Training a dog may seem easy, but teaching Fido takes coordination, control and careful timing, especially when trainers hope to stick to positive methods. To develop those skills, dog trainers turn to Terry Ryan's chickens.
Chickens might seem to be a strange proxy for dogs, but the vast differences in the species’ temperament and behavior is exactly what attracts attendants to Ryan’s Chicken Training Camps in Sequim, Washington each September. “Dog trainers come with baggage,” explains Ryan. “They know how to train a dog, but when dog trainers train a chicken they have to check their egos at the door.”
Fast, fickle and simply interested in pecking at food, chickens don’t care about declarations of “bad chicken.” They also flap away from controlling hands. Practically speaking, chickens only respond to carrots (or, rather, chicken feed), not sticks.
Bob and Marian Bailey first had the idea of using chickens as teaching tools and worked with Ryan to organize camps. Marian passed way in 2006, but the couple — as well as Marian’s first husband Keller Breland — are still seen as royalty in the modern world of animal training for their development of positive reinforcement methods. Their company, Animal Behavior Enterprises (ABE), trained over 140 species. At its height, ABE mass trained 1,000 animals at a time for General Mills, Purina Dog Food and animal parks around the country.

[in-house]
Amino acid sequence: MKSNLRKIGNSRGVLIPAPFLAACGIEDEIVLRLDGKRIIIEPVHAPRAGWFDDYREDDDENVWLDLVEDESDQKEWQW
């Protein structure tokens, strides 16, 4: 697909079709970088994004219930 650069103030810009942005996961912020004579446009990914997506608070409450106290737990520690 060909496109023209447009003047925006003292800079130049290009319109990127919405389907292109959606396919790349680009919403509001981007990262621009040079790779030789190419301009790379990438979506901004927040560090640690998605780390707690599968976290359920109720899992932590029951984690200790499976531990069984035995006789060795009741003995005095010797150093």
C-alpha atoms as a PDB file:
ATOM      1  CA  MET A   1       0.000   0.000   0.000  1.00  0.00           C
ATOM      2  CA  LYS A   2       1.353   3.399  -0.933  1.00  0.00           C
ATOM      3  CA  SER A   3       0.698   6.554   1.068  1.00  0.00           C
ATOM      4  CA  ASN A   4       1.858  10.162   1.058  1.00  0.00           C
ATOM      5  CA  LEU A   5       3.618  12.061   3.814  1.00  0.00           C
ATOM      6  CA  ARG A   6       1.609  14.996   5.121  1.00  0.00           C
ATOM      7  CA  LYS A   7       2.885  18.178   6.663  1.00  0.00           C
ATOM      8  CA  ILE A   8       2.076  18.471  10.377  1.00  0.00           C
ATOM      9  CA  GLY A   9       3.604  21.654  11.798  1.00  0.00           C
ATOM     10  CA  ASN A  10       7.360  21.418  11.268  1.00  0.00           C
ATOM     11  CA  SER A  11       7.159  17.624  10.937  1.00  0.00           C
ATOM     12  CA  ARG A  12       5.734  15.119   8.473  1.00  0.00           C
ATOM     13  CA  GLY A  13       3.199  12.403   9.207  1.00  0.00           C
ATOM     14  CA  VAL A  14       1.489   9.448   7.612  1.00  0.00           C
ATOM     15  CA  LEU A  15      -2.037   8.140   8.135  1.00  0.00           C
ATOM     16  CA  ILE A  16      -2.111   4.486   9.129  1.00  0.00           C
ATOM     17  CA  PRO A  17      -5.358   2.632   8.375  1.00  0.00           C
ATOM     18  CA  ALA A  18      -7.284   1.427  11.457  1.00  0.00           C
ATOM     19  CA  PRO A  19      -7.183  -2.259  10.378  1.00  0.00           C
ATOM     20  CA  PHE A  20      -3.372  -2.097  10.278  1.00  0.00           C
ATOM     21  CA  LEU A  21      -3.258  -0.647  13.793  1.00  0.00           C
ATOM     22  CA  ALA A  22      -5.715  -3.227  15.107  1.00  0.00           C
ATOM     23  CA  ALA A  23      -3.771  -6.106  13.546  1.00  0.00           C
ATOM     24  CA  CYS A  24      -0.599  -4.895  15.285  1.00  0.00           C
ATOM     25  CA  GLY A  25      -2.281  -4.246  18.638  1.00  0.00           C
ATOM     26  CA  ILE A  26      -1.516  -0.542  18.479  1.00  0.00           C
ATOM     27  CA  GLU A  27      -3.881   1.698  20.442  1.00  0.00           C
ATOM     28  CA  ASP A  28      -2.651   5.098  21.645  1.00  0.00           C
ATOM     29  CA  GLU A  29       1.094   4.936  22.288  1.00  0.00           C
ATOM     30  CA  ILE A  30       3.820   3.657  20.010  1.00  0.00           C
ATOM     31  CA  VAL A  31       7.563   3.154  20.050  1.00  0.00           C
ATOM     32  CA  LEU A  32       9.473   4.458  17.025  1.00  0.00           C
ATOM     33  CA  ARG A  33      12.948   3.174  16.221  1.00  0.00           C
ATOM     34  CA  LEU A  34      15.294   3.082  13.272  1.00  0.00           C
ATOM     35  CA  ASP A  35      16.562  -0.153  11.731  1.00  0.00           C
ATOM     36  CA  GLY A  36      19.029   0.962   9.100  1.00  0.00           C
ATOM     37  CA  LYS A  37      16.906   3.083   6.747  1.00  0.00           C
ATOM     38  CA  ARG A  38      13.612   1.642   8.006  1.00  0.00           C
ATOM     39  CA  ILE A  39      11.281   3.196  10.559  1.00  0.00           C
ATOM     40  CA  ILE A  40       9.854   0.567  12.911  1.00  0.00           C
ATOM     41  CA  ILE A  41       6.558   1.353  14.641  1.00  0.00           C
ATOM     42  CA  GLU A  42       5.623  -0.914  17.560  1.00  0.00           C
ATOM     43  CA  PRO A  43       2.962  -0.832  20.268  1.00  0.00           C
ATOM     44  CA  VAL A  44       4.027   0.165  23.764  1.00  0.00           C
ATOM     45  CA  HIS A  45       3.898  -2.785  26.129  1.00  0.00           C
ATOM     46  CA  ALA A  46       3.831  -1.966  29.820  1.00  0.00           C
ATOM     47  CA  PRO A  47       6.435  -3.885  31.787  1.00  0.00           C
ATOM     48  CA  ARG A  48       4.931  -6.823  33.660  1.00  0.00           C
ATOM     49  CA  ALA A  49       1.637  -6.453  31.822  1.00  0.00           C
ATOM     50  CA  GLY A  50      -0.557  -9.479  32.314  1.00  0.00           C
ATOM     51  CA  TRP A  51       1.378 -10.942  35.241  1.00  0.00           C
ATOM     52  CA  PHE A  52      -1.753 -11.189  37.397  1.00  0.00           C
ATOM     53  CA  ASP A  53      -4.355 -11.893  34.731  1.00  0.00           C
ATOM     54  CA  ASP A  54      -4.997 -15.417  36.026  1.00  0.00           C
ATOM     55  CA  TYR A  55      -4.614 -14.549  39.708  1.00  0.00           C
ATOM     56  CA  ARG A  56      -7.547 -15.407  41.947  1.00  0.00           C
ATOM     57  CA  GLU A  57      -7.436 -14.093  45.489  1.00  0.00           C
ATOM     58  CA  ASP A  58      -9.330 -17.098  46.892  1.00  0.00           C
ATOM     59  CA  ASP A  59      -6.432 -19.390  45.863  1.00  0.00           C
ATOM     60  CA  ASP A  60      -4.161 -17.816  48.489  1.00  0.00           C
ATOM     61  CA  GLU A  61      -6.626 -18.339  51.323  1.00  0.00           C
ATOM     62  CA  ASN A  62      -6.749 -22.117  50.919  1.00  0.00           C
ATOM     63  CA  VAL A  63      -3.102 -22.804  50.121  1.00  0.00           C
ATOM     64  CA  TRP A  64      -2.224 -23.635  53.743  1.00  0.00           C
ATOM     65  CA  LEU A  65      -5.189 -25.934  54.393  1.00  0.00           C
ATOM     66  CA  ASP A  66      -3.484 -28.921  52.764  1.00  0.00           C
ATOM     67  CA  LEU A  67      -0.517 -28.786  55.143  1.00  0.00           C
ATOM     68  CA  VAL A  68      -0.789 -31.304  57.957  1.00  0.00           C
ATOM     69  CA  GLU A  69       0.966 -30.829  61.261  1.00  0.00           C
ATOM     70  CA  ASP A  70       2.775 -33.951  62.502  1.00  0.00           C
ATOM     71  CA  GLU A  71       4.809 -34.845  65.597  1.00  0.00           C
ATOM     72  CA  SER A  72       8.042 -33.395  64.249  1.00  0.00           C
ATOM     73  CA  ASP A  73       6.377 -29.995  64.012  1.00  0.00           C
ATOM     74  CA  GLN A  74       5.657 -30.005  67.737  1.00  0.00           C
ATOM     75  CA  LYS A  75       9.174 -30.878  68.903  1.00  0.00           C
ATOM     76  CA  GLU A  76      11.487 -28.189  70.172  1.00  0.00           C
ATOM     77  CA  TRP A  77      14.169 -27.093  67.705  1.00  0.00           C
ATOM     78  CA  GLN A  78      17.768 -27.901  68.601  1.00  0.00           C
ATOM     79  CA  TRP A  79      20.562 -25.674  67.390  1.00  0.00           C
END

The last decade and a half have seen their methods — most often called “clicker training” — become ubiquitous in the worlds of professional and amateur dog training. Trainers use a marker, usually a toy clicker, as a bridge between a desired behavior and the animal’s reward. “A click is like taking a picture,” explains Ryan. “It takes a shot that shows what gives the animal the reward.”
With a dog, you can take a few seconds noticing a behavior, marking it with a click and offering a treat. Man’s best friend is rather forgiving. With a chicken, the sequence needs to happen more or less instantly. When animal behaviorist Dr. Sophia Yin attended one of the Baileys’ first chicken training camps, she learned to tape a clicker to a measuring cup full of feed. She then practiced clicking, then offering the chicken a quick peck. One click dropped seed, and the chicken would go scurrying off the training table and onto the floor.
Working with fowl also kept Yin from getting frustrated with her subjects. We tend to think of dogs as being at fault when they fail to follow a cue, but that’s harder when working with a bird brain. “People tend to think, ‘it’s not doing it anymore, it’s spiting me,’” she says. “Chickens are too simple to spite you.”
The end results are amazing, if not incredibly practical. Clicker-trained chickens can complete obstacle courses, discriminate between colors and shapes, remember routes through obstacle courses and even play simple tunes on a children’s xylophone.
But it’s the dogs who benefit in the end. They now have a trainer who can feed them treats with the speed and precision of a chicken.